Technical erosion reaches crisis

October 9, 1998

The erosion of technical staff from universities should be halted immediately, according to the Royal Society.

The number of university-funded technicians and scientific support staff fell by a third between 1982 and 1994. At the same time, the number of university-funded academic staff remained roughly constant and the number of contract researchers rose by more than a third.

"There must be no further reduction in technical and research support," stated the society in a report published last week. "We consider there is a real danger that any further reduction in numbers would lead to a reduction in the quality of United Kingdom scientific research (and indeed in teaching, because of the work of technicians in support of teaching)."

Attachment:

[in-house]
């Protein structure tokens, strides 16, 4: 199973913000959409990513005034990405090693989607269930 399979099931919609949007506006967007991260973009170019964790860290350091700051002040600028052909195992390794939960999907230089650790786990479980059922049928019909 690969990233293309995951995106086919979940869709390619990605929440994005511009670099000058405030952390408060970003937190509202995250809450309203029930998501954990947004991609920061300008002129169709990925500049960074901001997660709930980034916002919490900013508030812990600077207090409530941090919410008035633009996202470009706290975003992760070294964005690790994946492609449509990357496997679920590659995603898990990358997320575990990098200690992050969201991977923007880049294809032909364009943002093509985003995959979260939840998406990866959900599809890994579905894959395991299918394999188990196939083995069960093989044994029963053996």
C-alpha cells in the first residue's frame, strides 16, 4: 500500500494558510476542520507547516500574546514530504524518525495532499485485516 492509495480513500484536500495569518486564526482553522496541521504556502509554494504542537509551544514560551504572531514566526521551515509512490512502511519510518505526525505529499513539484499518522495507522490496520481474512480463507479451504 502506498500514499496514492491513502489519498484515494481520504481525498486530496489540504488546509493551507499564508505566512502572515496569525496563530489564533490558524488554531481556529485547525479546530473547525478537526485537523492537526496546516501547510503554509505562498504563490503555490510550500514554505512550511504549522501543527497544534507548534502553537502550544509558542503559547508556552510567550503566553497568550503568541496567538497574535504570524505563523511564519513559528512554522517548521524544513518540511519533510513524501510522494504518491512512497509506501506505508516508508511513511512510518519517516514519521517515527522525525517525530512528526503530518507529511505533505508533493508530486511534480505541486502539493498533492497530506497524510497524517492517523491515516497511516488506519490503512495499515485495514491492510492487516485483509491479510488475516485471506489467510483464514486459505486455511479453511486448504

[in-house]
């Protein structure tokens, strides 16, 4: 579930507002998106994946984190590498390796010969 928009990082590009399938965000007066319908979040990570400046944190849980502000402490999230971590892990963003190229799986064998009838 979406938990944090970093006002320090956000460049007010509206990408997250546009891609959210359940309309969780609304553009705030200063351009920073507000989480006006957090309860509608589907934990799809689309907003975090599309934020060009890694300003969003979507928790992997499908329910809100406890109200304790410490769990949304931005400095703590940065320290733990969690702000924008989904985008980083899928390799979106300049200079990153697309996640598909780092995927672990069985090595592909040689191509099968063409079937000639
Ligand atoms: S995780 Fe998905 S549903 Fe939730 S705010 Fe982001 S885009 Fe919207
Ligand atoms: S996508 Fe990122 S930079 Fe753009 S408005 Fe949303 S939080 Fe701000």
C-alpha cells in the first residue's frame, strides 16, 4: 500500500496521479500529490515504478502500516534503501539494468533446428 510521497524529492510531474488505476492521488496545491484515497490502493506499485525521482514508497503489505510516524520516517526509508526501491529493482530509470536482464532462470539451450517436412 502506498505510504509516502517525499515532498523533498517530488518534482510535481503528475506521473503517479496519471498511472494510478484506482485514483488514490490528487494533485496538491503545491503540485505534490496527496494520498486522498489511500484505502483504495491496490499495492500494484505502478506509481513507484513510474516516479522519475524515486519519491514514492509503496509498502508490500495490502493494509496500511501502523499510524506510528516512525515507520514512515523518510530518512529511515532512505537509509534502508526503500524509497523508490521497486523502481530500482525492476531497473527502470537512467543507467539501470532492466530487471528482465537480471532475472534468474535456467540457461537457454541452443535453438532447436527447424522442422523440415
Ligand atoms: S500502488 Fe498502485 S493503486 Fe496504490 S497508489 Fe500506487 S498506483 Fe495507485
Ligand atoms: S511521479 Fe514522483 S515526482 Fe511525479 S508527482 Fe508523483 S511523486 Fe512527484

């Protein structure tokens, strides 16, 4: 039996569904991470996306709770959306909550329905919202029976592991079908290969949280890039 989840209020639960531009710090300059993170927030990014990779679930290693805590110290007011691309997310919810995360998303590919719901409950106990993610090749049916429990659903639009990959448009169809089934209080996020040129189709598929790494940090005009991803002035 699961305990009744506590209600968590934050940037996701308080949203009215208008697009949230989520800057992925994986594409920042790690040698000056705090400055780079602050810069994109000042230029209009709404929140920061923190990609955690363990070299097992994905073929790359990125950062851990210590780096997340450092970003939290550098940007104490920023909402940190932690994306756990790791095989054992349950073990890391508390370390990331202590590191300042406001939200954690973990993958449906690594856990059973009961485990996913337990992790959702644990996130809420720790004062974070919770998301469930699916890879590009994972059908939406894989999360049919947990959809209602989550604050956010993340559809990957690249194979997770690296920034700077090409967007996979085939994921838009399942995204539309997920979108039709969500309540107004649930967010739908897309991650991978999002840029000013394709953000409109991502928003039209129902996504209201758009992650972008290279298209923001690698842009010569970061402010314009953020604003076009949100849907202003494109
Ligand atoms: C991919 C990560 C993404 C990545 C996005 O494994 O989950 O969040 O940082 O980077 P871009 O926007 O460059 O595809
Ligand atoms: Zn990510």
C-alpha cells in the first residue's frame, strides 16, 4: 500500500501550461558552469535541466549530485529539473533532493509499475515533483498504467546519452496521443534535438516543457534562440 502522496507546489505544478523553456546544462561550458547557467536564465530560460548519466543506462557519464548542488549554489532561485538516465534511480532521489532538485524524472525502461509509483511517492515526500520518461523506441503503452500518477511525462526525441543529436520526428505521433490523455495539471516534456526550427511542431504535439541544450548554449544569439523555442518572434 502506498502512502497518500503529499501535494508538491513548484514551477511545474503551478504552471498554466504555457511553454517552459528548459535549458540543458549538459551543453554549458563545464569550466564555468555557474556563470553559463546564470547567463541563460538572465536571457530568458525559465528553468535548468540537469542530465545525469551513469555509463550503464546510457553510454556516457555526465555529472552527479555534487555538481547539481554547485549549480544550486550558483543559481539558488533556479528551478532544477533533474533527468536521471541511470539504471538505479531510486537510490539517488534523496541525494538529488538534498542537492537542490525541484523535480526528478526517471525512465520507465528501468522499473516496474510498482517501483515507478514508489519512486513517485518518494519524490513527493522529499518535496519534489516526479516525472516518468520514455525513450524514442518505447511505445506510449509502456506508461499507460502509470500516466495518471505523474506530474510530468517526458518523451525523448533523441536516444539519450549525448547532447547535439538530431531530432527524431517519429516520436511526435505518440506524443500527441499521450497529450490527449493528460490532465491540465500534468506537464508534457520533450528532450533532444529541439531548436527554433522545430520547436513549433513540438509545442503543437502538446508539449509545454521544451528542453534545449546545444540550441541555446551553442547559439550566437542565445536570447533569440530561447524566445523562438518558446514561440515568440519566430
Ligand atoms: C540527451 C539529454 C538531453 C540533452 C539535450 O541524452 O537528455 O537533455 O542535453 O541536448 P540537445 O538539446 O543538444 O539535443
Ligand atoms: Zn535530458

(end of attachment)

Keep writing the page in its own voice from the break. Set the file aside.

To halt the exodus, the funding councils should consider how to protect the funding levels for technicians, it recommended. And the research assessment exercise should be overhauled.

Bahram Bekhradnia, director of policy at the Higher Education Funding Council for England, said: "We are in the process of carrying out a long-term review of the RAE. These are two key points that we shall bear in mind."

The Royal Society also suggested that all the research councils should adopt the new longer-term funding schemes that have been introduced by the Medical Research Council. These include centre grants to support multidisciplinary research groups in universities, and co-operative group grants that aim to bring together a critical mass of researchers from different groups and establishments.

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